A watt saved is a watt shared

Amidst new communications technologies that are making our world smaller and enriching our personal lives, it is easy to forget that the energy spurring on this progress is not available to billions of our planet’s inhabitants.

May 11, 2012

Amidst new communications technologies that are making our world smaller and enriching our personal lives, it is easy to forget that the energy spurring on this progress is not available to billions of our planet’s inhabitants.

“This population does not fixate on status updates, RSS feeds, or texting while driving, as there are few personal cars to drive, and rarely a network to which to text. There is only a daily struggle to eat, develop their families, and improve their lives – without any meaningful access to energy and all of its benefits,” says Gys Snyman, vice president: Energy Efficiency at global specialist in energy management, Schneider Electric South Africa.

Meanwhile, dependence on carbon-based economic growth is driving the most climate pressure exactly on those benefiting least from new technologies. “If the electric utility system is one of mankind’s most significant engineering achievements to date, creating a new and sustainable energy model needs to be our next triumph, and it cannot come soon enough,” he adds.

“At Schneider Electric South Africa, we believe these two issues are linked. Access to energy for all frees the intelligence and creativity necessary for developing a new energy paradigm. Through technological innovation, social policy, medical research, and more, each generation has left a legacy of improvement for its children – until now. Now we have one lifetime to dramatically change the way we create, distribute, and consume energy. Succeed, and our contributions will set a standard for millennia. Fail, and we will be the shame of our grandchildren’s grandchildren.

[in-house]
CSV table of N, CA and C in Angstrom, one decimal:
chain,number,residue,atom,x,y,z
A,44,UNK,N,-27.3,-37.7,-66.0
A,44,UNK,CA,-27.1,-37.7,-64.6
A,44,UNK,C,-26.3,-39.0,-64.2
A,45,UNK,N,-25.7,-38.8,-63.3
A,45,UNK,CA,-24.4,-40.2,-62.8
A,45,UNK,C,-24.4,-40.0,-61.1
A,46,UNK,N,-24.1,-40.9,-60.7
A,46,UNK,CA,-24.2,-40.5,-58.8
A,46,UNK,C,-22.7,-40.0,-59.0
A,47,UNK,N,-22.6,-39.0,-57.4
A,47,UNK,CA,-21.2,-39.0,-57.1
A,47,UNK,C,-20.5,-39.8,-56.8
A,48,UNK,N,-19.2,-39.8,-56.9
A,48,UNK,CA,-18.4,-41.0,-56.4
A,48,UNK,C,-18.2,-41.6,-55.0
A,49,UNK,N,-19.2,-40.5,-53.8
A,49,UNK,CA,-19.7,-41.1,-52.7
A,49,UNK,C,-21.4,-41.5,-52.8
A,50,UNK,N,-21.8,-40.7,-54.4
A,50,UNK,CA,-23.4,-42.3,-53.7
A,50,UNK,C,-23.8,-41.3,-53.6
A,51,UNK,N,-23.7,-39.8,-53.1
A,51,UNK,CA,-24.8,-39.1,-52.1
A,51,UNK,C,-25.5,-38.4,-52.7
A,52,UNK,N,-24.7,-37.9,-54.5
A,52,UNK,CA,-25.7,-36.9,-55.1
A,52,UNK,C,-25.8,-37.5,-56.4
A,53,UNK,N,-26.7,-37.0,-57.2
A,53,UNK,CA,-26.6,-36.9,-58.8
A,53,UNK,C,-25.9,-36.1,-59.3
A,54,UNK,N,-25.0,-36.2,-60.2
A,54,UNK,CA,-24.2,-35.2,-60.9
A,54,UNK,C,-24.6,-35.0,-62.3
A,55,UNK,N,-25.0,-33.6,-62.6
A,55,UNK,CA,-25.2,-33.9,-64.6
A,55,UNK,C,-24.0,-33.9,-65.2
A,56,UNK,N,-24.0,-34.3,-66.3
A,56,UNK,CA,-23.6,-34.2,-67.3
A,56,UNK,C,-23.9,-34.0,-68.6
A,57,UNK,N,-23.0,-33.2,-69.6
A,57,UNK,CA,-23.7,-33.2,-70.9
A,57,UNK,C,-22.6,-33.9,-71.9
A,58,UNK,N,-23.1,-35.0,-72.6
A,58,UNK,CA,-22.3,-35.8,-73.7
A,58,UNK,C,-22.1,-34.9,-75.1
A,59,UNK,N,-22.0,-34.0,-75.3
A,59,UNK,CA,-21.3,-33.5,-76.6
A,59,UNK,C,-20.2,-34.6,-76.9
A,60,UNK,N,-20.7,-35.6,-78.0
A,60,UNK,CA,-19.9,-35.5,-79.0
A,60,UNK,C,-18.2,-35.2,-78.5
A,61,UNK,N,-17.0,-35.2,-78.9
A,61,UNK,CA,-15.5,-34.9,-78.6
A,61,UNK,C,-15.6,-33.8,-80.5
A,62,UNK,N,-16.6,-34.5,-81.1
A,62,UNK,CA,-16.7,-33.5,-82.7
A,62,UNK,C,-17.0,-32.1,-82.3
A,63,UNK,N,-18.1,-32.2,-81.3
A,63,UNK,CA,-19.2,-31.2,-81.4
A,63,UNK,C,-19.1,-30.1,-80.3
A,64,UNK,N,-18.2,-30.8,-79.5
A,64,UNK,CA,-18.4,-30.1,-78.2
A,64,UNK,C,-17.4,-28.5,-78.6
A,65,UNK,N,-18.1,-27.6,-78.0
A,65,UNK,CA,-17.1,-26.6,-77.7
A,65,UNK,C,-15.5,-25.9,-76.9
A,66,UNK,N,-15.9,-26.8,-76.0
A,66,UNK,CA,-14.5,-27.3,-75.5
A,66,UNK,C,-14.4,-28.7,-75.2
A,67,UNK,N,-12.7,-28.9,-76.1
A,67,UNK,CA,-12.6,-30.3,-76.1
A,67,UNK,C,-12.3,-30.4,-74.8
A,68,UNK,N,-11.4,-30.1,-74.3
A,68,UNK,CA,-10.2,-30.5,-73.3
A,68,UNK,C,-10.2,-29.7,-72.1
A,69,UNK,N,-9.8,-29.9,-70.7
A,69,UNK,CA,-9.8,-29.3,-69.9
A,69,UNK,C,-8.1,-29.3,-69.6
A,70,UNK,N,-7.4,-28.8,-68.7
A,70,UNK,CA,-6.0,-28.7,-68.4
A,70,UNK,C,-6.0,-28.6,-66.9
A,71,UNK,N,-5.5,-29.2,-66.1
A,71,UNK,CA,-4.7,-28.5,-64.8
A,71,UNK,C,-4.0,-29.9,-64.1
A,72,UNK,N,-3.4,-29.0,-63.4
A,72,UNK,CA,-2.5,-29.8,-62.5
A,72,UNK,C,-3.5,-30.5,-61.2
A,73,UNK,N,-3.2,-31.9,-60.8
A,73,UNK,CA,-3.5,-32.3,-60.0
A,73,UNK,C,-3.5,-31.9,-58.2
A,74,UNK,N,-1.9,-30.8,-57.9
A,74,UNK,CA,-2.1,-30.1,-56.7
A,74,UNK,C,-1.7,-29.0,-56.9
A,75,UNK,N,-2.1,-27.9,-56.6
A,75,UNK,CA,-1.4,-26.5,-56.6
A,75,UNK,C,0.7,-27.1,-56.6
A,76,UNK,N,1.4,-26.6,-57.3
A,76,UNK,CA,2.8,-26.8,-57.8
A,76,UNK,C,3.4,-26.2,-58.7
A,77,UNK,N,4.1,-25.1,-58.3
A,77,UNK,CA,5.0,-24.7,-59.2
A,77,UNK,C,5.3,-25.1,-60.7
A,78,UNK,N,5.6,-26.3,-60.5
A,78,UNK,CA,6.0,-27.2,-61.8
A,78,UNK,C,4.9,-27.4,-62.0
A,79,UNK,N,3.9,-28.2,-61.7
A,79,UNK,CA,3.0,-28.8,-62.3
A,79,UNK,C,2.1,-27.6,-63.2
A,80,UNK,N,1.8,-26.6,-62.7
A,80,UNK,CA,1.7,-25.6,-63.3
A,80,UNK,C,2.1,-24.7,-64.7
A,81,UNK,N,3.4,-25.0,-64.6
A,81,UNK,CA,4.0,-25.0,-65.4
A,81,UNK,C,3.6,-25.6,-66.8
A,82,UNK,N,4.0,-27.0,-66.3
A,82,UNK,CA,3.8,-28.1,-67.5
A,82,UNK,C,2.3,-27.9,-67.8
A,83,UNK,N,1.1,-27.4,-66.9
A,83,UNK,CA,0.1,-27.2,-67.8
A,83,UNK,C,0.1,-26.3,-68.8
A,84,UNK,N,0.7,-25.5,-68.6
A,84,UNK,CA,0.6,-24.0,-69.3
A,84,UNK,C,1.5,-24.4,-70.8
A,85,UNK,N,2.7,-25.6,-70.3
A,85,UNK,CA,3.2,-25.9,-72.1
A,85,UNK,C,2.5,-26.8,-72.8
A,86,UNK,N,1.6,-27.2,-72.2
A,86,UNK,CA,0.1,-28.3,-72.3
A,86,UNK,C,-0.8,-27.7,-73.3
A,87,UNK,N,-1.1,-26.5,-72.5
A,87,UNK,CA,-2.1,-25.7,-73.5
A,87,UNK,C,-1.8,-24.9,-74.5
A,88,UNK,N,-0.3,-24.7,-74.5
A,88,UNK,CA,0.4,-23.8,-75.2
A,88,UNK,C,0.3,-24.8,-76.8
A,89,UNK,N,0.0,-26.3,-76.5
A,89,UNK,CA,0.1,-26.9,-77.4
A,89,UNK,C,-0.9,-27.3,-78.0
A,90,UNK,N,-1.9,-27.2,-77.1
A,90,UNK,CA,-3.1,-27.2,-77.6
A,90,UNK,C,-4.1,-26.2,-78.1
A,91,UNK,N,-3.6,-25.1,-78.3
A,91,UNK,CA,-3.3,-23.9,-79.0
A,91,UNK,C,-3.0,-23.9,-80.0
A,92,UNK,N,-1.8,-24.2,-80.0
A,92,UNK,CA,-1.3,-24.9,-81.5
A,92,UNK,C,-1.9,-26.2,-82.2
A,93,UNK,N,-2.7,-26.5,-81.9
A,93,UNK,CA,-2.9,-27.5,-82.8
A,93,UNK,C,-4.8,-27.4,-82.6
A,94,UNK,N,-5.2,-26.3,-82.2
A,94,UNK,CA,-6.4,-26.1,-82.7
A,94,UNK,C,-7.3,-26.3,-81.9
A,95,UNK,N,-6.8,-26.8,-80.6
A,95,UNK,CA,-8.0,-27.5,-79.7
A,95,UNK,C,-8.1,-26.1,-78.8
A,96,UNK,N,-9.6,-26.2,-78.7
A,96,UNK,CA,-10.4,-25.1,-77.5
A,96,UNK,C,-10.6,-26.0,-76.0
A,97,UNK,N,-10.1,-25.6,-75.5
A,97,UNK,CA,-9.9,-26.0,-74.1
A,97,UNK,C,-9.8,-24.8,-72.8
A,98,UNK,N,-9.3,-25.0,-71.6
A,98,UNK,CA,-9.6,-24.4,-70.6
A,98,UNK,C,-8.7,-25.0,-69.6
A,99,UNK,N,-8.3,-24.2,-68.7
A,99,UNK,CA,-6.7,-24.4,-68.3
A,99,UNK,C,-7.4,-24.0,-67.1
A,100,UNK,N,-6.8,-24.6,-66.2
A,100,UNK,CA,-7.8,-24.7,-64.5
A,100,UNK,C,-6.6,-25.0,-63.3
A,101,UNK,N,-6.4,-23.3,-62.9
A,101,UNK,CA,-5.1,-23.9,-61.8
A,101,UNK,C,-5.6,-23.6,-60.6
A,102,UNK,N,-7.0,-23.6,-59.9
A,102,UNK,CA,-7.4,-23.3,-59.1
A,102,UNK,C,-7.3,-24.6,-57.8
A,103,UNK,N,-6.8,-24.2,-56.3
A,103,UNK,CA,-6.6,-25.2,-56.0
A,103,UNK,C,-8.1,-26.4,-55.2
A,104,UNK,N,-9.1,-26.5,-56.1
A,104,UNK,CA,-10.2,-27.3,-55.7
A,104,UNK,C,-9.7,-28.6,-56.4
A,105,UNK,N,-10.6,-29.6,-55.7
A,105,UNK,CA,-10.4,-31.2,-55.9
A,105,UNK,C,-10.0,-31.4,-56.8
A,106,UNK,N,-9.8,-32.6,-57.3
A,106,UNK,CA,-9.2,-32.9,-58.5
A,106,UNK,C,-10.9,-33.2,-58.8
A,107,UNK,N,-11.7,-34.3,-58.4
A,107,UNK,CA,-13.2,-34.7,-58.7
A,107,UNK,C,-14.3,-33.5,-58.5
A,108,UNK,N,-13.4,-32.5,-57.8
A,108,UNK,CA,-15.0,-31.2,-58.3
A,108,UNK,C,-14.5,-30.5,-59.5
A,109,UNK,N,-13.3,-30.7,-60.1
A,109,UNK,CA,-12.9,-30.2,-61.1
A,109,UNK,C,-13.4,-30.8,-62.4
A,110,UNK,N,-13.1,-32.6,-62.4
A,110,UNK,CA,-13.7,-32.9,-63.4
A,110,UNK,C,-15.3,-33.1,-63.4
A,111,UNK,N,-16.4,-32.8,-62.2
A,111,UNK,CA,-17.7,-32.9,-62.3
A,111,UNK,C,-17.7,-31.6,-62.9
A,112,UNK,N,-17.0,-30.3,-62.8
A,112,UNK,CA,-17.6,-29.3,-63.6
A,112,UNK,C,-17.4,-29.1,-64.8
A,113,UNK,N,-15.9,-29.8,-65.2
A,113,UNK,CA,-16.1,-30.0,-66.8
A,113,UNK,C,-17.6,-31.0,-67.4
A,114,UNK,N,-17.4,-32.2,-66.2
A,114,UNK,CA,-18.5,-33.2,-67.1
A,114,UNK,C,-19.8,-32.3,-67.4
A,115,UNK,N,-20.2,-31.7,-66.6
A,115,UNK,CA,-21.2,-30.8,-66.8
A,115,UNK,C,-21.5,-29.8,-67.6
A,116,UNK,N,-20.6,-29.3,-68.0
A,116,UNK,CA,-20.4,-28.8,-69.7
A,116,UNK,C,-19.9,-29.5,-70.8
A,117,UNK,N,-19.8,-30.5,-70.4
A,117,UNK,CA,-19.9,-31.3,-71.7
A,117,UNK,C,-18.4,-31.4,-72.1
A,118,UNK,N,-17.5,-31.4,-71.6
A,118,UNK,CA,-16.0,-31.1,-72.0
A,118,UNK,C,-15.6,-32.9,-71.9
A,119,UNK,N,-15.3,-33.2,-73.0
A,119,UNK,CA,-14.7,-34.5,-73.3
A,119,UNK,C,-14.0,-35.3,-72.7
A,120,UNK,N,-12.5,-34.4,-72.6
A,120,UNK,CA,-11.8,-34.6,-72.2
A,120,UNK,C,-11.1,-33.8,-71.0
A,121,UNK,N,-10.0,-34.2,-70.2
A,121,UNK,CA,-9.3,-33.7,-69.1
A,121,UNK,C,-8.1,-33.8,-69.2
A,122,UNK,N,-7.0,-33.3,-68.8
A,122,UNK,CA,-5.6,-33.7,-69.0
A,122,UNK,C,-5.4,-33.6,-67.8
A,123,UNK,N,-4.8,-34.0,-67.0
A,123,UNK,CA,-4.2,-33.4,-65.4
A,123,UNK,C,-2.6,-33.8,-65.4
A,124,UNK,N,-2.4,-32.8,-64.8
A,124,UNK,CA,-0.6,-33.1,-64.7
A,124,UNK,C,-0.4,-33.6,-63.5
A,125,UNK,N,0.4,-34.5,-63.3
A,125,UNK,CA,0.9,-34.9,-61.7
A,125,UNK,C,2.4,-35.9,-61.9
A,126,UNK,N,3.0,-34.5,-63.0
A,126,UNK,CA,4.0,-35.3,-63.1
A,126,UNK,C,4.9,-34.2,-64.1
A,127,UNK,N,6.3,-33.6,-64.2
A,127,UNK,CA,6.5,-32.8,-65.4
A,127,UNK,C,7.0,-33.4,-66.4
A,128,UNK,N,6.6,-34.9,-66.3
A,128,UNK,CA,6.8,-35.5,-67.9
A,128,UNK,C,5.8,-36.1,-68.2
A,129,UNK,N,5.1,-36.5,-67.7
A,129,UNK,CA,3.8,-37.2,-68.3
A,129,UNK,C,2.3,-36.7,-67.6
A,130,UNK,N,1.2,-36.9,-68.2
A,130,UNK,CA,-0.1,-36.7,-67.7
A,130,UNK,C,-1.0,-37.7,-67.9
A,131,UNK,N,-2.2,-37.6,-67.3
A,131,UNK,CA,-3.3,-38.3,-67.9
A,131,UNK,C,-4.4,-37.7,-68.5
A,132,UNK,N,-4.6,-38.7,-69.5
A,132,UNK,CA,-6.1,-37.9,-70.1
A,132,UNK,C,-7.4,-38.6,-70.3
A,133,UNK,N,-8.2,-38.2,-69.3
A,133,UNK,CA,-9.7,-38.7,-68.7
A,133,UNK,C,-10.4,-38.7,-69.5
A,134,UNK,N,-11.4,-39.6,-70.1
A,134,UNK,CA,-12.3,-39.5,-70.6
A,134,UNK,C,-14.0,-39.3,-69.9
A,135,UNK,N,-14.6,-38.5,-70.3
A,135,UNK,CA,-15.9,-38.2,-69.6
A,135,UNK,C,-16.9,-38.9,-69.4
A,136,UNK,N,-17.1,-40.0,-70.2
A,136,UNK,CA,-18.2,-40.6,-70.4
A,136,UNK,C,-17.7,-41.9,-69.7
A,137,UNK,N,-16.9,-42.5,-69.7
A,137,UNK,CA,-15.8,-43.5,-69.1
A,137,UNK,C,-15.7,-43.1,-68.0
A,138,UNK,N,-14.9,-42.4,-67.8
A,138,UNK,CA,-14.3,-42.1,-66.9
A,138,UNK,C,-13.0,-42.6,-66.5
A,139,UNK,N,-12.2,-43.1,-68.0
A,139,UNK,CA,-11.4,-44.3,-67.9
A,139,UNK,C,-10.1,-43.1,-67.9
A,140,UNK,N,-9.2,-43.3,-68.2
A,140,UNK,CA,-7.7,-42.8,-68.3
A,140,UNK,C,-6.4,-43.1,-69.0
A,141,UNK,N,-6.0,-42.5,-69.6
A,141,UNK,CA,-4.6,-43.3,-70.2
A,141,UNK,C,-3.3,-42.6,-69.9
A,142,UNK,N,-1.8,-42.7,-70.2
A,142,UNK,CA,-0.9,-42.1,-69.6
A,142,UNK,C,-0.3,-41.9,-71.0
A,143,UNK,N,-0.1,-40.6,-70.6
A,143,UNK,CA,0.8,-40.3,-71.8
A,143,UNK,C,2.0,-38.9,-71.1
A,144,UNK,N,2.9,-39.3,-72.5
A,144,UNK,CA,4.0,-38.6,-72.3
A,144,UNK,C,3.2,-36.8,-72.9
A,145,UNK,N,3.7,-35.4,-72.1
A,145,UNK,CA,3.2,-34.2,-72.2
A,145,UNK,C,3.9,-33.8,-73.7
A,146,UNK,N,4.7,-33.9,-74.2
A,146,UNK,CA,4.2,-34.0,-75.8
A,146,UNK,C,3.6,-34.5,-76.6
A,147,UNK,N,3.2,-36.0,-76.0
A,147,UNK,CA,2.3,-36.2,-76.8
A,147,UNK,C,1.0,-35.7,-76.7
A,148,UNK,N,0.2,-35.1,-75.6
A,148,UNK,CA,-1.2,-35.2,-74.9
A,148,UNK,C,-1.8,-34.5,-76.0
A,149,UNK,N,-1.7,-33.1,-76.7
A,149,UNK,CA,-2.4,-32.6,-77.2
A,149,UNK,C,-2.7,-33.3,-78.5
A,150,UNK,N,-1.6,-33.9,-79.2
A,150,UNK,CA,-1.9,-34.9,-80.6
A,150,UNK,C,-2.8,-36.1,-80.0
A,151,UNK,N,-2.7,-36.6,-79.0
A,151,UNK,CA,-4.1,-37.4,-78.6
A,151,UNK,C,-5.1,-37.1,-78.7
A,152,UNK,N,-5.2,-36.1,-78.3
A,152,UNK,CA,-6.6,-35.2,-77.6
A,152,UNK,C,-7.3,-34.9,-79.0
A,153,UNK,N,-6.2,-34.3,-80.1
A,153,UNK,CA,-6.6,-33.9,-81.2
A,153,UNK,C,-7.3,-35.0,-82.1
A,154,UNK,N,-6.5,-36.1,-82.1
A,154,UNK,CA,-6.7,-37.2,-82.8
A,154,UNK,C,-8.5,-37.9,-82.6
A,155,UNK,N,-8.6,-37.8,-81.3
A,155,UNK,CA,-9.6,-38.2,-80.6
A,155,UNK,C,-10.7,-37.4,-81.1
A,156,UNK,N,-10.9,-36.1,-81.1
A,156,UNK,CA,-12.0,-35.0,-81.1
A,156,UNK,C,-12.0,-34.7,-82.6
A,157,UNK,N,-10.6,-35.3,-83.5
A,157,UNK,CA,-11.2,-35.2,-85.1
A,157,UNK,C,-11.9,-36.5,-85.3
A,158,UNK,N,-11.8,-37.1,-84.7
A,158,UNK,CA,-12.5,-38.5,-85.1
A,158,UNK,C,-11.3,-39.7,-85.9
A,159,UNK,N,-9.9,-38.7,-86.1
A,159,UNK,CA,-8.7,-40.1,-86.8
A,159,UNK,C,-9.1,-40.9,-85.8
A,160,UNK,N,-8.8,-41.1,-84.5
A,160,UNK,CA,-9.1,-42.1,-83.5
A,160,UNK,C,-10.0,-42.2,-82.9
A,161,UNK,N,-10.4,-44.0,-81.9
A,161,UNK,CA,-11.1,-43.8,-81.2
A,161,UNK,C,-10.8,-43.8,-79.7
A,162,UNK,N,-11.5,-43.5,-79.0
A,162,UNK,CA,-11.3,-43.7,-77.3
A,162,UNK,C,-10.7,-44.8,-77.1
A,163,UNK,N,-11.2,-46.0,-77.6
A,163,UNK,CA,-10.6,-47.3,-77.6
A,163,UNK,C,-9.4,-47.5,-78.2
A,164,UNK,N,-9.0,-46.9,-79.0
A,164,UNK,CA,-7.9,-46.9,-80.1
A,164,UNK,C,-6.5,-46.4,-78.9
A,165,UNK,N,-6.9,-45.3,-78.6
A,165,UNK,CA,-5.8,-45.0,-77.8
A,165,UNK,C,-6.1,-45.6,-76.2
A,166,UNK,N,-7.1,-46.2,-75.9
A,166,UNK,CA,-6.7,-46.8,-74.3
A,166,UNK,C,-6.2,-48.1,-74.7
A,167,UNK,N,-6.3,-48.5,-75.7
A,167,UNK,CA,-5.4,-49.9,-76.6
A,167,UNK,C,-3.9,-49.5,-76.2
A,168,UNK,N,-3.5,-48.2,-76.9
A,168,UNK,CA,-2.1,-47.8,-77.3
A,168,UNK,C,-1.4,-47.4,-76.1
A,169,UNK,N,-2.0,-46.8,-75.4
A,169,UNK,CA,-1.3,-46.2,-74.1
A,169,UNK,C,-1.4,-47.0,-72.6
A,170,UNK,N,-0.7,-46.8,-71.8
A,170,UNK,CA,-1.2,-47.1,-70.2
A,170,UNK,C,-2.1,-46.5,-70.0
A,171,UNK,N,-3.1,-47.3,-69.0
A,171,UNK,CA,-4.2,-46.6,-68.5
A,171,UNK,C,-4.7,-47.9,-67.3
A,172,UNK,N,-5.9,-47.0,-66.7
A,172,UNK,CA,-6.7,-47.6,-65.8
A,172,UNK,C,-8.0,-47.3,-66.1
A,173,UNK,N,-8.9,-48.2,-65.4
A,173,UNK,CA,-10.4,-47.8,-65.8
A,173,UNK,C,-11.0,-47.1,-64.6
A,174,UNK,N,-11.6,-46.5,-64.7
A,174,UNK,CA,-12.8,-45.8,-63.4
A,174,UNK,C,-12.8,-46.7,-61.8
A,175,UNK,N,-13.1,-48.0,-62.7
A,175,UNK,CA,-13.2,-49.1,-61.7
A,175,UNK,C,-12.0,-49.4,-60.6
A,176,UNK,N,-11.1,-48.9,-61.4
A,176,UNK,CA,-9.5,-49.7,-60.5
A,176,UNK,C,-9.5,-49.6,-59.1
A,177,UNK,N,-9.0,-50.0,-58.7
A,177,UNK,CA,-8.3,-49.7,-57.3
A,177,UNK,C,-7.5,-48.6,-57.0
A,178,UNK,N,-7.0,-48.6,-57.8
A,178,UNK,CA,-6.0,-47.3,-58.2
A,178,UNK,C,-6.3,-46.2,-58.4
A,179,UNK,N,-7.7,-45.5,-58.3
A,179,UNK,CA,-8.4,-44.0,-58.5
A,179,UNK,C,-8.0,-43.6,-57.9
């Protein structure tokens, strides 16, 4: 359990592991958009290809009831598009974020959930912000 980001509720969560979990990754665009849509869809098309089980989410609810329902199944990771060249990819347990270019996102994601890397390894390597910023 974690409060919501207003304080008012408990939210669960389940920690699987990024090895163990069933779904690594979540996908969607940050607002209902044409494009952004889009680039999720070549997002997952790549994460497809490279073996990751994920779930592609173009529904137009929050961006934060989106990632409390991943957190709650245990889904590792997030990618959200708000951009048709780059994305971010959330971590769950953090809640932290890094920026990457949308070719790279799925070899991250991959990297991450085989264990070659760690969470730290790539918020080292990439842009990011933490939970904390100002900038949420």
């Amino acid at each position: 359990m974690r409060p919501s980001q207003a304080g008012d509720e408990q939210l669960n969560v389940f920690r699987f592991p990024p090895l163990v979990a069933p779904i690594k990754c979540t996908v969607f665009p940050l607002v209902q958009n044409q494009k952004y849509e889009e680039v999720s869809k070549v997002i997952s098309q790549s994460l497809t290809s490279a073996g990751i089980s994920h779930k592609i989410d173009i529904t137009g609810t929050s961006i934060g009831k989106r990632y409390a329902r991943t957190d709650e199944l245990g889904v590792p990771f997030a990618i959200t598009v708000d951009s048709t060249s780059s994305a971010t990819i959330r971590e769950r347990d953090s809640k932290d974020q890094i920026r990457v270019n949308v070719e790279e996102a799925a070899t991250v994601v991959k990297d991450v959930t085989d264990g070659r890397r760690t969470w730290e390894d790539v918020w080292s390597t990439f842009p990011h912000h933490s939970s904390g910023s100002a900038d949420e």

“So while we text, tweet, and find friends like never before, let’s not forget that the planet’s energy system is a closed loop. When coal dug in South Africa drives energy consumption in China to make goods for Europe, resulting in particulate emissions over Los Angeles, we are clearly all connected in one energy system. Therefore, a new approach to energy is a new approach to our progress as a race. Spend less today, share more tomorrow.”

Solving the energy challenge requires a behaviour change and new technological approaches. And since a true solution requires more than the latest component, it’s no wonder new intelligent energy companies are uniting systems, data management, and energy visibility in ways that were unimaginable a decade ago.

According to Carl Kleynhans, country president at Schneider Electric South Africa, the company’s response to today’s energy challenges is EcoStruxure. “It is an architecture that delivers active energy management from power plant to plug, across all the domains of an enterprise: data centre management, power management, security management, building management, and process and machine management – integrated and optimised for maximum efficiency.

“EcoStruxure is not a product but rather an approach to creating intelligent energy management systems.”

The solution allows users to “see”, measure and manage energy use across an entire enterprise, with guaranteed compatibility between the management of power, IT, process and machines, building control, and security.

“The fact is, with the EcoStruxure architecture you can achieve up to 30 percent savings on capital and operational expenses across your entire enterprise. When you use less energy for the same or better economic results, you win, your customers win, and the planet wins.

“Keep the savings, reinvest it, or distribute it to your shareholders, but know that when you deploy EcoStruxure your efforts are shared with those suffering from energy poverty. For areas in India and Africa, for example, this translates to access to education, modern medicine, and improved quality of life for potentially billions,” says Snyman.

Considering that five members of the European Union, plus Japan and South Korea, all use significantly less energy per person than the United States, yet their economies are strong, Snyman makes a very real and valid point.

“Individuals, corporations and countries need to work together and learn from each other to make a difference today,” he concludes.